For the rest of the school year I put my mind to being a better teacher and dean. I put in place systems that worked for me, and by the end of the school year, I made great progress toward being a better teacher, dean, and, frankly, human. The same principal called me in to her office and said, “Mark, we’ve noticed the changes. If you’d like your job back, it’s yours.” I did want my job, and I stayed successfully for three more years.
Thank God for a godly person willing to discipline me. I’m so appreciative of the honesty of a friend.
Recalibrate: How do you respond to discipline? What are the times in your life that you’ve been rightly called out that awakened you to a better new reality?
Respond: Pray these words: “Lord, thank you for wounds from friends. Help me to accept them as Your gift.”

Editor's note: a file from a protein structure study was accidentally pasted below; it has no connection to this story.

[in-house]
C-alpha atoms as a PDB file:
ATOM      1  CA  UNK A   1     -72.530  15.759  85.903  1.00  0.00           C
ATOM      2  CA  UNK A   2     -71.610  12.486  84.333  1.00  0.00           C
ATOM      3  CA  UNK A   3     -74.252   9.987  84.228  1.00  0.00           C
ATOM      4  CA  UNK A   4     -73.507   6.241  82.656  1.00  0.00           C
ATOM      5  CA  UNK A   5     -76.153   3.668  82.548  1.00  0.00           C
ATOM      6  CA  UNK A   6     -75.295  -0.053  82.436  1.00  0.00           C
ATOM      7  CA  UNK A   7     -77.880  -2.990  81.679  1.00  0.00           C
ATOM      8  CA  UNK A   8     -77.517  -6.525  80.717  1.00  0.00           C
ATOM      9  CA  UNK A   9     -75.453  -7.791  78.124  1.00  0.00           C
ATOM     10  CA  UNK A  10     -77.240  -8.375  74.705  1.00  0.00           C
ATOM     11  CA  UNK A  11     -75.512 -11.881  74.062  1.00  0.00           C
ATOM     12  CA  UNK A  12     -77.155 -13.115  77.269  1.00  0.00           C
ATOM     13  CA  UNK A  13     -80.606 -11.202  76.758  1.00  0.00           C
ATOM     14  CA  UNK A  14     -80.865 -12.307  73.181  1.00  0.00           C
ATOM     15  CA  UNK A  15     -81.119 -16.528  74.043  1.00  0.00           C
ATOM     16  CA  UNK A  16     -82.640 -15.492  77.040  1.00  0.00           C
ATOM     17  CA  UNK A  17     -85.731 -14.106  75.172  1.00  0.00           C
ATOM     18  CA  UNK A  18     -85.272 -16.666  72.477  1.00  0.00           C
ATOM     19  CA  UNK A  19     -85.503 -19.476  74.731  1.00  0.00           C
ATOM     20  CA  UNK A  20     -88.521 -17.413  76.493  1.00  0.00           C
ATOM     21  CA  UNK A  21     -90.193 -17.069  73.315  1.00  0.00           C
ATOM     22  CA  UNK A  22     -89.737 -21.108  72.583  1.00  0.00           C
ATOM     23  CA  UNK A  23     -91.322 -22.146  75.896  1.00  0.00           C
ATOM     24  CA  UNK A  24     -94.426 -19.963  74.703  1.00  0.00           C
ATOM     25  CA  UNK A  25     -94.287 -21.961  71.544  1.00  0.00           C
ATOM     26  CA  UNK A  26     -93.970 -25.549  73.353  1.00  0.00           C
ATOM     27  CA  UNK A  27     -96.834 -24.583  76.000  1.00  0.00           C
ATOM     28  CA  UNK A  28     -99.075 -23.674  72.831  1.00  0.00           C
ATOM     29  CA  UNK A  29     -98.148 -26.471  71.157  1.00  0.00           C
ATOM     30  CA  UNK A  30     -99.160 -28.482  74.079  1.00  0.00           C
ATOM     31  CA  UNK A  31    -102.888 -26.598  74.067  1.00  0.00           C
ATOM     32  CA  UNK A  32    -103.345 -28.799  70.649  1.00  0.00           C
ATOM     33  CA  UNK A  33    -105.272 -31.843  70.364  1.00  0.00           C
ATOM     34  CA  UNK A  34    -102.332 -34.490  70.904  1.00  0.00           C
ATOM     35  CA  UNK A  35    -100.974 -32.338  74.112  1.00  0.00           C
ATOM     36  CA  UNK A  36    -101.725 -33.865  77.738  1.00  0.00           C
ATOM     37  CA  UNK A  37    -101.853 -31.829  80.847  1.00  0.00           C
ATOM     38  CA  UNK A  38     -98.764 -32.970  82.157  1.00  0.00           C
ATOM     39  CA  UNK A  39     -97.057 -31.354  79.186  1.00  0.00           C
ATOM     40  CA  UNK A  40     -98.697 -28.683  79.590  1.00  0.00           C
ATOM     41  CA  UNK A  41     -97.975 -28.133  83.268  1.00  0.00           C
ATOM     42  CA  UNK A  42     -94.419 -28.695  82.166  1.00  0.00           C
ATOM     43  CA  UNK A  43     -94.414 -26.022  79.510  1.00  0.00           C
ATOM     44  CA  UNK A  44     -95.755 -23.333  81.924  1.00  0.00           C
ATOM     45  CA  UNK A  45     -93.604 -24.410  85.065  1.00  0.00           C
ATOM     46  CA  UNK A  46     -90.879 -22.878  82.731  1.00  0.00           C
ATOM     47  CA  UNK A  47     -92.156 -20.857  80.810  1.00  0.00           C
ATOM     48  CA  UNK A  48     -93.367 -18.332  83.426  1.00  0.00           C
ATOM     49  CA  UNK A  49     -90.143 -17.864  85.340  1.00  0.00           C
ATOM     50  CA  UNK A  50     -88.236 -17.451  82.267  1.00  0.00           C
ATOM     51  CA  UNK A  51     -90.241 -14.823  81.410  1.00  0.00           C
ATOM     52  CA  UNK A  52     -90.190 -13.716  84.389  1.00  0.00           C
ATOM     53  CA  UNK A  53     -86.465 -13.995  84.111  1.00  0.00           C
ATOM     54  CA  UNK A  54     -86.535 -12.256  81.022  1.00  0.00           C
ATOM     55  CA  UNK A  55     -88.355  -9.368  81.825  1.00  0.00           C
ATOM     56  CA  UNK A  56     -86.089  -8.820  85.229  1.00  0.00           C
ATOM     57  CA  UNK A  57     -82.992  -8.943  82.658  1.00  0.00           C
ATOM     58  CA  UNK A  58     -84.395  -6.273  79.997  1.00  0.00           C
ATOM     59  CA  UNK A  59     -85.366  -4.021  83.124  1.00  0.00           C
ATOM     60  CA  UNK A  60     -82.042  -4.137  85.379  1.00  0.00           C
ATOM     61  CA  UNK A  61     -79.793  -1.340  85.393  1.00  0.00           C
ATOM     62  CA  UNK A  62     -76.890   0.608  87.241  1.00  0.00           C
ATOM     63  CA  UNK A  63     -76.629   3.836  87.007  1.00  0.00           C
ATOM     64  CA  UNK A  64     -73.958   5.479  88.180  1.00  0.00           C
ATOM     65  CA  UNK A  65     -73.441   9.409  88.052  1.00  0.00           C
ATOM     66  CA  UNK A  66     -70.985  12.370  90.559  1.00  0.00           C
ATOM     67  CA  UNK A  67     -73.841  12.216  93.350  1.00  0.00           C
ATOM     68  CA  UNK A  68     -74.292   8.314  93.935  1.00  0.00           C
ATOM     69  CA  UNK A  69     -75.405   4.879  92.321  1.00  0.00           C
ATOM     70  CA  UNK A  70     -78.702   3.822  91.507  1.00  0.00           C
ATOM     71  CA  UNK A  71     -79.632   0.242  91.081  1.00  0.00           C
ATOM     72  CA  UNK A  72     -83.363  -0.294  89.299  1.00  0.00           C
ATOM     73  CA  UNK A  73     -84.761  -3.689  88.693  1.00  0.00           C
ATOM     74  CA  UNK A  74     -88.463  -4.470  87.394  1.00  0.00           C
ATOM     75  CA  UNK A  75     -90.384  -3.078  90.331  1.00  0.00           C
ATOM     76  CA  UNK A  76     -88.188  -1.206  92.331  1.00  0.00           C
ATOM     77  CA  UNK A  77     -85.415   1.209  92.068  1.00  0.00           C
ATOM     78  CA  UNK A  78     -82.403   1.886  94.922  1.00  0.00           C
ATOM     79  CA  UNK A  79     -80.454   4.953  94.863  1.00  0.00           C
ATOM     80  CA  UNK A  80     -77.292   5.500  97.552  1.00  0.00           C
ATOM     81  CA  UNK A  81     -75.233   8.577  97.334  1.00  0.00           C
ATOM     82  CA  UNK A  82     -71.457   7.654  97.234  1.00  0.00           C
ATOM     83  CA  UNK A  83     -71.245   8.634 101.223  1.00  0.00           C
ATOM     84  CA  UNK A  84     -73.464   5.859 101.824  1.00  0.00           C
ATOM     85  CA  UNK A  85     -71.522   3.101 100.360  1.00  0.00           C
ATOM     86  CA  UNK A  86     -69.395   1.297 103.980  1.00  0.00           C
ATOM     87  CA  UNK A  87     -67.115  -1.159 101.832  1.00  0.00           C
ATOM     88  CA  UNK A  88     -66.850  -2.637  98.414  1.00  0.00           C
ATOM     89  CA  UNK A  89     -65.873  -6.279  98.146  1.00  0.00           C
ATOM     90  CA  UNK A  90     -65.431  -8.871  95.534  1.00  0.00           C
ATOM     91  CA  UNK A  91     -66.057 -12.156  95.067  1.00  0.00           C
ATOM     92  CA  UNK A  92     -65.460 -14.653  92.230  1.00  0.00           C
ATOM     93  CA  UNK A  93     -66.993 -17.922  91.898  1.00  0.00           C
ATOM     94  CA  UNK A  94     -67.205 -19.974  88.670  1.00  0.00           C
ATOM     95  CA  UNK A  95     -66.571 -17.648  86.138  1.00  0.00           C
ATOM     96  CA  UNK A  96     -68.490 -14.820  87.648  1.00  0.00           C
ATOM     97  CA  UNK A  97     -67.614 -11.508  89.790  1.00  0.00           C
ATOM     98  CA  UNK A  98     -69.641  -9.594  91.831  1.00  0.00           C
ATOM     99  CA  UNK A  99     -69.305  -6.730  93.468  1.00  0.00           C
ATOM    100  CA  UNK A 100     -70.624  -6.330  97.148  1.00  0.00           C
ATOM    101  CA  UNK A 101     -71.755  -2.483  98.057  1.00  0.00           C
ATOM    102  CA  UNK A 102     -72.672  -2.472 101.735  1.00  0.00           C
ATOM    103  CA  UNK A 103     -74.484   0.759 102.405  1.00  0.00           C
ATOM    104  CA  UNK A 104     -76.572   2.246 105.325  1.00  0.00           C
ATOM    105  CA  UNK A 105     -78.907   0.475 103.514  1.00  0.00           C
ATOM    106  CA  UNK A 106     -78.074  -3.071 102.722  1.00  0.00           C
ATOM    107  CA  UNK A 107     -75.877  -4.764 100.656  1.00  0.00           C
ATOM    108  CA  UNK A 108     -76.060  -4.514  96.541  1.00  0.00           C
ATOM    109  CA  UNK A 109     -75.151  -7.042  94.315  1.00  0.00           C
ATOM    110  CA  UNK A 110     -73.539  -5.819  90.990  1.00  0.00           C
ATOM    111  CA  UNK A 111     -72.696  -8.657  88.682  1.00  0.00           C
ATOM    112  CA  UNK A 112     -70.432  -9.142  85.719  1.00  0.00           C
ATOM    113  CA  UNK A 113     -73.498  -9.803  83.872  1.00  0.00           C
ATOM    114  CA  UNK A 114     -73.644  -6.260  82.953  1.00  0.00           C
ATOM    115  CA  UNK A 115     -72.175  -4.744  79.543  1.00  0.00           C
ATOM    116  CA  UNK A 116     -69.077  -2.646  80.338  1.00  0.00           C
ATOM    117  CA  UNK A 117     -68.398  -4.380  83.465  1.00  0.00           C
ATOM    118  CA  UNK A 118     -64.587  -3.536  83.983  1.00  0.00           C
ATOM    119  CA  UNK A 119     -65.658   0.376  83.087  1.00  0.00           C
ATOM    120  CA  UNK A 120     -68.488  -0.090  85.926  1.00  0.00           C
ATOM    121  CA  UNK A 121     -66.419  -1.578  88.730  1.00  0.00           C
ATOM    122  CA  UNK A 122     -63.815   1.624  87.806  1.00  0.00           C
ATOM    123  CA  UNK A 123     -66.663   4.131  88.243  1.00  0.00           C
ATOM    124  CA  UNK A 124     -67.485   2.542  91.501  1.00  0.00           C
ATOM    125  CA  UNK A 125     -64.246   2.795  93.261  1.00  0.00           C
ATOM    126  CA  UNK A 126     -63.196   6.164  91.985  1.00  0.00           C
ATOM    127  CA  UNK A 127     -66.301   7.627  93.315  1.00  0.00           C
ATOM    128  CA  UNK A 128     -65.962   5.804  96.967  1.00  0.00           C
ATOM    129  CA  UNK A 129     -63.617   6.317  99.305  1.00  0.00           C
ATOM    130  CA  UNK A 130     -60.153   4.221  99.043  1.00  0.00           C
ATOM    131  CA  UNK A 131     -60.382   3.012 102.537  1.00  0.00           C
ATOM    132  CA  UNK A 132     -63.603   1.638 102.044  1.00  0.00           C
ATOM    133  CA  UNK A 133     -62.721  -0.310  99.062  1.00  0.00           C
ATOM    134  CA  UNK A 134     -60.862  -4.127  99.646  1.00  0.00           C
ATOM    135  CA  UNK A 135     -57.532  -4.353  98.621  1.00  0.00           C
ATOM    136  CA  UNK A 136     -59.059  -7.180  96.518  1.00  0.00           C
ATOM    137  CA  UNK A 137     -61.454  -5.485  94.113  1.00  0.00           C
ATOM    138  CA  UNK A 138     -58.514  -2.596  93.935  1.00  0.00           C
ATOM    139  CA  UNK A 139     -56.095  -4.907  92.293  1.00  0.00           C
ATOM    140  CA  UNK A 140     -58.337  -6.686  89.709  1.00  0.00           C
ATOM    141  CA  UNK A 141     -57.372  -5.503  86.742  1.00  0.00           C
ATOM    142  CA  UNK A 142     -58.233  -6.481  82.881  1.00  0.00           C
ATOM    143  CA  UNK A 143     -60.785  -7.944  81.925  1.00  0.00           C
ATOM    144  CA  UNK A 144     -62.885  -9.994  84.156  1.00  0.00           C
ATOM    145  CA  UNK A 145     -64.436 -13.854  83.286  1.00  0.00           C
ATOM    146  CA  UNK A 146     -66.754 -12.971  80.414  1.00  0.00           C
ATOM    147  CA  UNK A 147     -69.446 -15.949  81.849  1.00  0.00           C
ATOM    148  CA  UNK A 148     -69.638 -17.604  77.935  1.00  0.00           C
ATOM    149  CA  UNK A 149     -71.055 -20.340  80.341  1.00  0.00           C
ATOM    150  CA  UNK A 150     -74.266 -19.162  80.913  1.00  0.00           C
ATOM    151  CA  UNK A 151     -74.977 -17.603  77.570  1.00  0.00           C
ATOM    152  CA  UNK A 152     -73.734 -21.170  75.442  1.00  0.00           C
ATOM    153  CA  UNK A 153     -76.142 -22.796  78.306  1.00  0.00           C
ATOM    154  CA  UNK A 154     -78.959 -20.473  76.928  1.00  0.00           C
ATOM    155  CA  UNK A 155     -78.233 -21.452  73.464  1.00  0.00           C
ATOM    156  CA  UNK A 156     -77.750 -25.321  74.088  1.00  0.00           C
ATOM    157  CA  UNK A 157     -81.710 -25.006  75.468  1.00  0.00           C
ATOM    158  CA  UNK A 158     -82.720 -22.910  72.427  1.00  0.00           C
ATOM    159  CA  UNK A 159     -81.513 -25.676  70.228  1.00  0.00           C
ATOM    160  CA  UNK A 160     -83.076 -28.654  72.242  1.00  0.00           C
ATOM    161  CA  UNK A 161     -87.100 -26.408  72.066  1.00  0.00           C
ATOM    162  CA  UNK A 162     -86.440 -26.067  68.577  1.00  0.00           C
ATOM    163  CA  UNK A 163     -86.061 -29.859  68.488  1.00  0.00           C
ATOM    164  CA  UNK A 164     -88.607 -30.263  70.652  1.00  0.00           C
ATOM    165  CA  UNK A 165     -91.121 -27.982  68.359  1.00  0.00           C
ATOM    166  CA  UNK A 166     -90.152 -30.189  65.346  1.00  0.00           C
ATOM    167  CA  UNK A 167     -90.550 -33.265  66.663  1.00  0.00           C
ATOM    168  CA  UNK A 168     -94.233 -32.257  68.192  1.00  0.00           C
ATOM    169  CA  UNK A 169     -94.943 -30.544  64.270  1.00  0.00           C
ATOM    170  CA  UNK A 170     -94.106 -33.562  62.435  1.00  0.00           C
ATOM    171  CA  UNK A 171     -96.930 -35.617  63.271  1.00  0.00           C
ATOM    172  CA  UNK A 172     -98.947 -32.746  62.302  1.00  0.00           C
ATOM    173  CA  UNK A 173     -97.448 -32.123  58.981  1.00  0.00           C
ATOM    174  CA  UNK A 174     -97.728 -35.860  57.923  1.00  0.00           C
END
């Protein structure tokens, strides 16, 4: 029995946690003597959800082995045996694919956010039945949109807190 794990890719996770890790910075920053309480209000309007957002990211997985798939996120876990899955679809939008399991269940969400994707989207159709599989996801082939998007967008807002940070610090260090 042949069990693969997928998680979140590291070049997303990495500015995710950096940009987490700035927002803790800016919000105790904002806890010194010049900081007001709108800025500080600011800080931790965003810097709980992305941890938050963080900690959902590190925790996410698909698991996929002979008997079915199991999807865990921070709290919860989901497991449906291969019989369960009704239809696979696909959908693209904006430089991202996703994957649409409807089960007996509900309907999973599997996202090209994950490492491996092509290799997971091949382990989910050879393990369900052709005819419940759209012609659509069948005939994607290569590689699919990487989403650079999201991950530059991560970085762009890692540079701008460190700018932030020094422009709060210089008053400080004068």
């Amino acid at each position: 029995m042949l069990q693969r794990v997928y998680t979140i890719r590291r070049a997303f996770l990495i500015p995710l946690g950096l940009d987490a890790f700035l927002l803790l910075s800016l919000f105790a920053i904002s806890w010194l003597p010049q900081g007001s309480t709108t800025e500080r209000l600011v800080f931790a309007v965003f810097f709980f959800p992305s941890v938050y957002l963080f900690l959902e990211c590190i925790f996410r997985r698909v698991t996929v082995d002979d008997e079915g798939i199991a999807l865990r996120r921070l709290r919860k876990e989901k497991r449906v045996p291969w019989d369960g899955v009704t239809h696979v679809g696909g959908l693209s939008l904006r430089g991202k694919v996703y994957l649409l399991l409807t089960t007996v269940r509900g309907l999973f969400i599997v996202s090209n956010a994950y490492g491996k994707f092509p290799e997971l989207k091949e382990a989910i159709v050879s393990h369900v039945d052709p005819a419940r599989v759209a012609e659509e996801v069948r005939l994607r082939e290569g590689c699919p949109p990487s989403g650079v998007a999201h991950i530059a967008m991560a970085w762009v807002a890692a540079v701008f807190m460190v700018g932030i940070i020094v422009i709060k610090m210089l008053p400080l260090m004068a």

Research: Read Faithful Are the Wounds of a Friend by Christina Fox.
Remember: ““The Lord corrects those He loves, just as a father corrects the child that He likes” (Proverbs 3:12, ICB).
Mark Witas is the lead pastor at Sunnyside Adventist Church in Portland, Oregon.
Play Mirrors with your little one. Sit face-to-face and see if they can copy what you do. See if they can touch their nose with their thumb. If they use their finger, gently show them which is their thumb and place it on their nose. Let them do the same to you. This is discipline—taking time to teach and train in a way that gently encourages. Discipline does not force—it gently guides. Practice this with your little one in all that you do. This is a discipline for you.